Good News! The apple roses freeze well too, so each stage of the recipe can be prepared in advance so that this special, romantic dessert will be a surprise until the last minute!
Apple Rose Tarte Tatins
Apple Tarte Tatins
- 2 Granny Smith apples or other tart apple
- 2 Golden Delicious apples
- 200 g (7oz) sugar
- 50 g (2oz) butter, unsalted cut into pieces
- good pinch fleur de sel salt
- 2 tbsp warm water
- 1 (2g) gelatine sheet
- 1 Red Gala apple or other firm apple with red skin
- 150 ml (5.5fl oz) Juice of 2 oranges Make up with water if not enough
- 100 g (3.5oz) sugar
- 50 g (2oz) butter, unsalted
- 1 tbsp rose syrup (I use Monin's) optional - just enough to brush on a glaze
- 1 ready-rolled puff pastry Cut out 6 circles to the size of your moulds using a cookie cutter
- 1 tbsp icing (confectioner's) sugar for dusting
Caramelised Apple Tatins
- Peel and core the apples then cut them up into small cubes. Place them in a oven-proof dish. Preheat the oven to 200°C/400°F/Mark 6)/180°C fan.
- In a small saucepan, heat the sugar and a few drops of water over high heat. Stirring from time to time with a wooden spoon KEEP YOUR EYE ON IT (don't cut the apples now - no cheating! That's why we do this first). After about 8-10 minutes it will turn into a lovely golden caramel. As soon as it does, lower the heat and stir in the butter. Take off the heat and stir in the warm water until the caramel is smooth. Add the salt and stir again then pour over the apples.
- Cover with aluminium foil and bake for 30 minutes. After 25 minutes, Soak the gelatine in cold water for 10 minutes. Remove the foil and stir the apples then bake for a further 5 minutes. Squeeze out the water and dissolve the gelatine to the apples.
- Set aside until cool, then spoon into silicone moulds. (If you don't have silicone, regular muffin moulds will do). The moulds can be muffin, briochette, domes, savarin ... whatever takes your fancy! Then place them on a tray and freeze for 3 hours.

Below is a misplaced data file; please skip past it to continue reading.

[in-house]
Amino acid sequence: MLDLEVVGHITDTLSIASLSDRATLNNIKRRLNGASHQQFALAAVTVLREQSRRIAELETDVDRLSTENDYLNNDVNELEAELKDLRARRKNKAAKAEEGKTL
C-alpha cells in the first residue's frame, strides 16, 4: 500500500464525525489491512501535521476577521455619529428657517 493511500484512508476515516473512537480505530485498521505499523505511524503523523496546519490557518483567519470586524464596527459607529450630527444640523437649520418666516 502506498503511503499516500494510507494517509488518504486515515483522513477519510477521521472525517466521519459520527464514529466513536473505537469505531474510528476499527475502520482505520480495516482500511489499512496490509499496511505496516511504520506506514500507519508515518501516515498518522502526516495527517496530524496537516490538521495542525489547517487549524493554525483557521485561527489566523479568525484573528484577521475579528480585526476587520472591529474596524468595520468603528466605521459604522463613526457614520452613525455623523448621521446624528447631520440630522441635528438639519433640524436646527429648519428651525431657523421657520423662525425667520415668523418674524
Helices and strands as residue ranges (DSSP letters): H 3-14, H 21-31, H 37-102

- Prepare the steeping mixture in a large bowl: squeeze in the orange juice (and water if need to make up to 150g), and add the sugar and butter.
- Wash the red apple, cut in 2 then spoon or cut out the middle core, taking off the stalk and bottom too. Using a mandolin, cut the apple into thin slices - WATCH your fingers! (If you don't have a mandolin, use a sharp knife and cut them as thin as you can).
- Microwave the mixture for 2min 30 seconds. Filter out the froth on the butter using a sieve into another bowl. Add the apple slices to the warm buttery juice and leave to soften them for 10-15 minutes. (No more, otherwise the butter will harden and it will become messy).
- Drain the slices of the butter and on a baking sheet topped with baking parchment or a silpat mat, arrange about 5-8 slices in a row. If there's excess butter, then pat them very lightly with kitchen paper. Transfer to the fridge for 10 minutes to make it easier to handle them.
- Now taking the opposite end of each row, tightly roll the apples into a rose shape. Transfer to muffin moulds and chill in the fridge to keep their shape.
- Preheat the oven to 180°C/360°F/Mark 4/160°C fan. Using ready-rolled pastry (if not roll it out to about 5mm thick - think a pound coin), cut out circles using a cookie cutter or bottom of a glass, at least the same width as the widest part of your individual mould size. Place on baking paper on a baking sheet, placing another sheet of baking paper on top then cover with another baking sheet (so that the pastry doesn't puff up and rise in the oven).
- Bake for 15 minutes. Dust with icing sugar and leave to cool on a wire tray.
To Assemble the Apple Rose Tarte Tatins
- Take the tatins out of the freezer, peeling off the frozen apple mixture and place directly on to the pastry base (if using regular moulds, then cut around the edges with a sharp knife and tip up on to a plate or pastry scraper). Leave at room temperature for about an hour until defrosted. When ready to serve, top each with a dollop of crème fraîche or whipped cream (although optional) and the apple rose. Just to give a final sheen to the roses, brush with syrup.